Open educational practices and attitudes to openness across India: reporting the findings of the OER Research Hub pan-India survey

Perryman, Leigh-Anne and Seal, Timothy (2015). Open educational practices and attitudes to openness across India: reporting the findings of the OER Research Hub pan-India survey. In: OER15, 14-15 Apr 2015, Cardiff.



India appears to show a huge appetite for openness. In 2008 the Indian Government’s National Knowledge Commission (NKC) called for a ‘national econtent and curriculum initiative’ to stimulate the creation, adaptation and utilization of OER by Indian institutions and the leveraging of OER produced outside India. Since then India has gained its own national OER repository – the National Repository of Open Educational Resources (NROER) (, launched in 2013, extending the existing provision of OER offered by repositories such as the Indira Ghandi National Open University (IGNOU)-hosted e-GyanKosh ( Beyond the creation and delivery of content, open educational practices have been promoted by the ever-growing Wikimedia India Chapter and by Creative Commons India, not to mention numerous OER projects seeking to exploit the potential of OER in the interests of educational inclusion and social justice. Tracking the development of OER in India, Das (2011, p. 14) concludes that ‘Indian OER initiatives serve diverse learning communities and bridge knowledge gaps between privileged and under-privileged communities’.

Since 2013 the OER Research Hub ( has been conducting collaborative research with the UK Open University-led India-based TESS-India project (, which is developing OER for use in India’s teacher education system. In 2014 this research was broadened to include a pan-India survey of OER use and attitudes to OER and openness. The biggest of its kind ever to have been conducted in India, the survey employs many of the questions developed by the OER Research Hub for use in its OER impact research around the world (, plus further questions designed to be appropriate to Indian educators and learners. Availability in English and Hindi language versions has increased the survey’s reach, as has its being available both online and in hard copy format, thereby avoiding the perpetuation of the digital divide that can occur when online-only surveys are conducted in the developing world. The survey respondents include educators in the K12, college and higher education sectors, in addition to teacher educators, education managers, NGOs, academics, activists and policy-makers. Topics covered by the survey include understanding of open licensing, attitudes to sharing and actual sharing practices, open resource creation and adaptation, disciplinary differences in the creation and use of OER, selection indicators used when choosing OER, perceptions of the impact of OER on India’s formal and informal learners, cost-savings enjoyed through OER use, and barriers to OER use and re-use experienced by educators and learners.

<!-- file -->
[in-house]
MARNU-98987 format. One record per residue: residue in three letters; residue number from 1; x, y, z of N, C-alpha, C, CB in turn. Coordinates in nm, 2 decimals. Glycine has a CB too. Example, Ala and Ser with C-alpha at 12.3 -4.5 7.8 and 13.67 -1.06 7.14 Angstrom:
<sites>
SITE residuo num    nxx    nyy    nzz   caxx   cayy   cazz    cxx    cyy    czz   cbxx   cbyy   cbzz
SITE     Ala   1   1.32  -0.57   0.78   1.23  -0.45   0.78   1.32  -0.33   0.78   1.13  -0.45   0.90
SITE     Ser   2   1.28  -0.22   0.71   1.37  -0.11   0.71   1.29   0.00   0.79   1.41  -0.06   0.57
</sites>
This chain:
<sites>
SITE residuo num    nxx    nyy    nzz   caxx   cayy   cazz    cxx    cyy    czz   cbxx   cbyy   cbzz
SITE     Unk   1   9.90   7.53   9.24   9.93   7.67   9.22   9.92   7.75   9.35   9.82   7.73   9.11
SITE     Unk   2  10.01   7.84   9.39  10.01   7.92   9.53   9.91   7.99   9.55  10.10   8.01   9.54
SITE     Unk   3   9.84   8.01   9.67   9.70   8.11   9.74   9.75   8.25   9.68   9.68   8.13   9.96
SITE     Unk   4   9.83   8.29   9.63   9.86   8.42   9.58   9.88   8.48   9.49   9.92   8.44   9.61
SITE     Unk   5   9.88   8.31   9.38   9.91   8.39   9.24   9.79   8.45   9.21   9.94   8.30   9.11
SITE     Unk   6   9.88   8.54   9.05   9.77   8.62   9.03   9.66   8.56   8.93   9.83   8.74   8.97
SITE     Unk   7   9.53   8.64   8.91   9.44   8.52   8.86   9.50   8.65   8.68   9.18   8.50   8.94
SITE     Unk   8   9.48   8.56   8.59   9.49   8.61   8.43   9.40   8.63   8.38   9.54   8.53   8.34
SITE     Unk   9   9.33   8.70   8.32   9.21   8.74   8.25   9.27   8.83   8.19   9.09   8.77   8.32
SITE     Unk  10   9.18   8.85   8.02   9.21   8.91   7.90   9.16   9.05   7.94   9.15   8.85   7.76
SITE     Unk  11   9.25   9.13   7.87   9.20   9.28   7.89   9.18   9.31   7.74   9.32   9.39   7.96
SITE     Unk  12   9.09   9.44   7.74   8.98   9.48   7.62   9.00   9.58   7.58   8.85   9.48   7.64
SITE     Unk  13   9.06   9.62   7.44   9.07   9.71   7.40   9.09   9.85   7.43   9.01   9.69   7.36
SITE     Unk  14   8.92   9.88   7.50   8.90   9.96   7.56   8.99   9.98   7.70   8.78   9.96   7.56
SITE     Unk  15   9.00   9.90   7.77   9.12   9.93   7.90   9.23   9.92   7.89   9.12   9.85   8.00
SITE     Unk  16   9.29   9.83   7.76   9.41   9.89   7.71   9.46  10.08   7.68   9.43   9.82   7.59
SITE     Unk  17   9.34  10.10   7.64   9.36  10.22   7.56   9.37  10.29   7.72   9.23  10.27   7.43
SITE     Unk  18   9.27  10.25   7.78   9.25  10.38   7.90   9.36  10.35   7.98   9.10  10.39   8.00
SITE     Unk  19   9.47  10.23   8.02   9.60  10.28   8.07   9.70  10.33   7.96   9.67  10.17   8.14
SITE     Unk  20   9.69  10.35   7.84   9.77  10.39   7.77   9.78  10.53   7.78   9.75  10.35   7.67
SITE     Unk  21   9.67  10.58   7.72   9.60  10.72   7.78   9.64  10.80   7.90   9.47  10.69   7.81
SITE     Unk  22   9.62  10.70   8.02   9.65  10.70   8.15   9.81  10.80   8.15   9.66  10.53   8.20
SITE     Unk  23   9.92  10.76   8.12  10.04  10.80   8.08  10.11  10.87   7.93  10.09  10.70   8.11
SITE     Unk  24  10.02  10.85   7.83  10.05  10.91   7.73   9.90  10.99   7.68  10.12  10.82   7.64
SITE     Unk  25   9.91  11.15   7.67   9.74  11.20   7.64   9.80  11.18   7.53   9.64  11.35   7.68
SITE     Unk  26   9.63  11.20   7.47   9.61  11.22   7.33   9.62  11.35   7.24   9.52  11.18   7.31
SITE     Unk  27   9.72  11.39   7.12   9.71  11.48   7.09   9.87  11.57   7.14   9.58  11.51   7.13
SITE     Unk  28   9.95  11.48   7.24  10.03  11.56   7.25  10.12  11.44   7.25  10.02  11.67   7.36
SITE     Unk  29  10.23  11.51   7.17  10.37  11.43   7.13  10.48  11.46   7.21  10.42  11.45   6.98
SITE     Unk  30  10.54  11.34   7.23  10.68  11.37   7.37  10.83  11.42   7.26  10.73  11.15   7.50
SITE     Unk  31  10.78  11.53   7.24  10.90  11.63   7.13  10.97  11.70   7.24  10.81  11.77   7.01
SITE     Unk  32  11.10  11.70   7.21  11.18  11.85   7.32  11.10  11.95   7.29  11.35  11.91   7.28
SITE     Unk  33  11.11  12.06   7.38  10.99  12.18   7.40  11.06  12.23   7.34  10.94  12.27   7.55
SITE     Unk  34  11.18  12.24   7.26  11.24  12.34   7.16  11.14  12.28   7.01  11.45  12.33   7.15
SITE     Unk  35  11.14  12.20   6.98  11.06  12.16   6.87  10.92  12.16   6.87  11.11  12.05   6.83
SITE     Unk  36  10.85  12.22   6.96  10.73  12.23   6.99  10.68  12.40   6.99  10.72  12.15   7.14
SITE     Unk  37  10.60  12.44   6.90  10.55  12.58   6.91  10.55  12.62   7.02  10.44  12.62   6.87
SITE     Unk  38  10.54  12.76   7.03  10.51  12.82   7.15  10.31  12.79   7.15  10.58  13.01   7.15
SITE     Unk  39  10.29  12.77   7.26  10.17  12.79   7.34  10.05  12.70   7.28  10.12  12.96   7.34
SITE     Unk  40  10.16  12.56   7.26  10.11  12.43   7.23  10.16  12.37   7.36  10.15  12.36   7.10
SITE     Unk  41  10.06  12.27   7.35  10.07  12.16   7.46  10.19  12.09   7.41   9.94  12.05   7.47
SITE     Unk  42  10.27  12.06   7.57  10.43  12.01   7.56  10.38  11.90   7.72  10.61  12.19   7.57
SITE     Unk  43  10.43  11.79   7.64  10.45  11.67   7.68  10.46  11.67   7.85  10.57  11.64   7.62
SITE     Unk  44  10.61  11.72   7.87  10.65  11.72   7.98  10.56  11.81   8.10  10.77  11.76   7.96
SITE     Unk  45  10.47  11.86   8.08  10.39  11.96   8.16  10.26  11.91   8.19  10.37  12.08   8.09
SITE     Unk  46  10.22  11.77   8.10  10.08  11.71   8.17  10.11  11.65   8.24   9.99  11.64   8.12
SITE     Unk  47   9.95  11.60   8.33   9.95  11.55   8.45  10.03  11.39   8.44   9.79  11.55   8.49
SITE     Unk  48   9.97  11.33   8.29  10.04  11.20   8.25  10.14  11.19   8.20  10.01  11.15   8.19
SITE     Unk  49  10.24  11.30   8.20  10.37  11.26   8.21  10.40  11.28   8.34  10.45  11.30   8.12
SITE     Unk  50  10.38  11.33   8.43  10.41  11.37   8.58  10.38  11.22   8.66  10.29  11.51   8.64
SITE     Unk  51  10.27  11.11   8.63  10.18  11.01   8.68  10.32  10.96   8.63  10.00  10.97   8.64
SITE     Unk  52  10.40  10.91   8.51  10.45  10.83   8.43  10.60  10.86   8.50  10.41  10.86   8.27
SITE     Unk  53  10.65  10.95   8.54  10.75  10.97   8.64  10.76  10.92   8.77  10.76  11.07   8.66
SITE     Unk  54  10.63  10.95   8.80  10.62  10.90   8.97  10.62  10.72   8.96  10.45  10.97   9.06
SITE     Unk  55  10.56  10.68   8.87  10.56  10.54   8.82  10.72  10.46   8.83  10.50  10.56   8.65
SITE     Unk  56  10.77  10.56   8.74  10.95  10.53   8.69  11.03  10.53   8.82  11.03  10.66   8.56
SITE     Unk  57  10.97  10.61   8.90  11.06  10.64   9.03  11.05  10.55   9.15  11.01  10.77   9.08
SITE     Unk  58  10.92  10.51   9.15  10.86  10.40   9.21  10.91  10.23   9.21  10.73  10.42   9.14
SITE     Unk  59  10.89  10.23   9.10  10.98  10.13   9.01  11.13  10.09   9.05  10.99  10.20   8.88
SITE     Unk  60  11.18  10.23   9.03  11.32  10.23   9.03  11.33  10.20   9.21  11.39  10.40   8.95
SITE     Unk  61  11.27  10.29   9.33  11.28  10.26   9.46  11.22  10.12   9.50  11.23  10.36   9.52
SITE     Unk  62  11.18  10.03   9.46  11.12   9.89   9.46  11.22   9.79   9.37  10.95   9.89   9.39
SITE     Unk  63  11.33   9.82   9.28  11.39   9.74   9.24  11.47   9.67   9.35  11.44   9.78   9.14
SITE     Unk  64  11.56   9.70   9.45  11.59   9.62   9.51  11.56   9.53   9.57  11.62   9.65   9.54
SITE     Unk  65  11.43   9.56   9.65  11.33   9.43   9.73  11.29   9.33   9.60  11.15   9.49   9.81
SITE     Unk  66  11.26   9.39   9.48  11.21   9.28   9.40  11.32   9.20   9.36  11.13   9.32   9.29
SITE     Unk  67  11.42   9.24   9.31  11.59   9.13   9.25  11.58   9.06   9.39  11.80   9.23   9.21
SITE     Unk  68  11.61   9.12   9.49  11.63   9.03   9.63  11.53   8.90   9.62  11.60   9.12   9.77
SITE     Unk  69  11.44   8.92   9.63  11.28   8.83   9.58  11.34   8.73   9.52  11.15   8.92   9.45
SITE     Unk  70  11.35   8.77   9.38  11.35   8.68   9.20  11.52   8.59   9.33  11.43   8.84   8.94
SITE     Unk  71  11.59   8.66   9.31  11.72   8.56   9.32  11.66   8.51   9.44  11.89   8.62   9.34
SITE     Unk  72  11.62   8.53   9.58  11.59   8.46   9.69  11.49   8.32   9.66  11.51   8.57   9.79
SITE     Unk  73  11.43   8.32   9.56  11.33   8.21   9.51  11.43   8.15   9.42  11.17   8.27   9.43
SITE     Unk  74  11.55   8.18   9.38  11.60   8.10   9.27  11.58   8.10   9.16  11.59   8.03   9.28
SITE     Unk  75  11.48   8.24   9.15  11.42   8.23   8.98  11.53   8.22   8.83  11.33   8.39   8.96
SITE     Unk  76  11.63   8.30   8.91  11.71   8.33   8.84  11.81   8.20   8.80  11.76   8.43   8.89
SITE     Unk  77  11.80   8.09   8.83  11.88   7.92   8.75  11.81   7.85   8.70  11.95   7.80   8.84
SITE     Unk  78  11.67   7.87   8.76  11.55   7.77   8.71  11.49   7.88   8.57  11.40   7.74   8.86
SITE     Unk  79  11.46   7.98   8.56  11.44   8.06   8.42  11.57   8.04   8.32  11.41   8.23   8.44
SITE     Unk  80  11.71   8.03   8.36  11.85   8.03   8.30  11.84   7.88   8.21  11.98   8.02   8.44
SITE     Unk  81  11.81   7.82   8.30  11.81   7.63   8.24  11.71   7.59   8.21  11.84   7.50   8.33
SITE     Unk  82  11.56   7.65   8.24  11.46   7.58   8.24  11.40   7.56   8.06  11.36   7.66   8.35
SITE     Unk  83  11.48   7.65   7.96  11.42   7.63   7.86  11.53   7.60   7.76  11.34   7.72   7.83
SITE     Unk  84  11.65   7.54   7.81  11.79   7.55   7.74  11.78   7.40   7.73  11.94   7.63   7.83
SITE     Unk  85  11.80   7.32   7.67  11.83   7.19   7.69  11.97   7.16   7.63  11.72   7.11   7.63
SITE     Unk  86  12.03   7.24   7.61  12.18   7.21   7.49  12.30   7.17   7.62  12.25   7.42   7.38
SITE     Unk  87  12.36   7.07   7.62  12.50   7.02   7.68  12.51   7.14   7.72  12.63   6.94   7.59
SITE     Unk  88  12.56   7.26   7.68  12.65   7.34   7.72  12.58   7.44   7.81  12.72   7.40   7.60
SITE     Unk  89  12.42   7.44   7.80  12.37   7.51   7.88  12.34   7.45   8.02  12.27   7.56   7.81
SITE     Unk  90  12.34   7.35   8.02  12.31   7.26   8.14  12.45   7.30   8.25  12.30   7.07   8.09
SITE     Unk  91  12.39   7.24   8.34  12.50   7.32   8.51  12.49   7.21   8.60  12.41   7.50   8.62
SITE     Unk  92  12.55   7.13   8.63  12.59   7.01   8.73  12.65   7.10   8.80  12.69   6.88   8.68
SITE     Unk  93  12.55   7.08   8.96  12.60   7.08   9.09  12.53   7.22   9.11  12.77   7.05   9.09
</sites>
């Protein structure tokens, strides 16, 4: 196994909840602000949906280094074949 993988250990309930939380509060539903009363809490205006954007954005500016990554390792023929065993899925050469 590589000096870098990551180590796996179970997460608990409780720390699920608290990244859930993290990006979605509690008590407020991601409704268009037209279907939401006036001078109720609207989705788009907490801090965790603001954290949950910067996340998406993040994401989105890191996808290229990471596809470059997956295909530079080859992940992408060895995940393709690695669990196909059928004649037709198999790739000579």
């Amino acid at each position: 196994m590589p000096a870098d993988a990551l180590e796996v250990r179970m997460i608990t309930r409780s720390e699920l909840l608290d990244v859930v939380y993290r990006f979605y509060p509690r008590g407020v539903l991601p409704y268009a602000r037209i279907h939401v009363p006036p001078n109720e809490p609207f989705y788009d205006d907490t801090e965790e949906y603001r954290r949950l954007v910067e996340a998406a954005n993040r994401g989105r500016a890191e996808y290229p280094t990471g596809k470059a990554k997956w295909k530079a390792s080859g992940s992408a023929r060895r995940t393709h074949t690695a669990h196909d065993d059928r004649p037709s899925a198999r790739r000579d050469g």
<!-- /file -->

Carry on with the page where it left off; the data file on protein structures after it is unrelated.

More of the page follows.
The pan-India survey report will be launched at OER15 and this paper will share the main survey findings, building an overall picture of attitudes to openness and the use of OER in diverse education sectors across India. These findings will then be compared with data collected by the OER Research Hub elsewhere in the world. The paper concludes by providing recommendations to existing and future OER projects operating in India, arguing that the distinct social, economic and cultural factors impacting on India’s education system demand a unique approach to developing, using and promoting OER for use in the Indian sub-continent.

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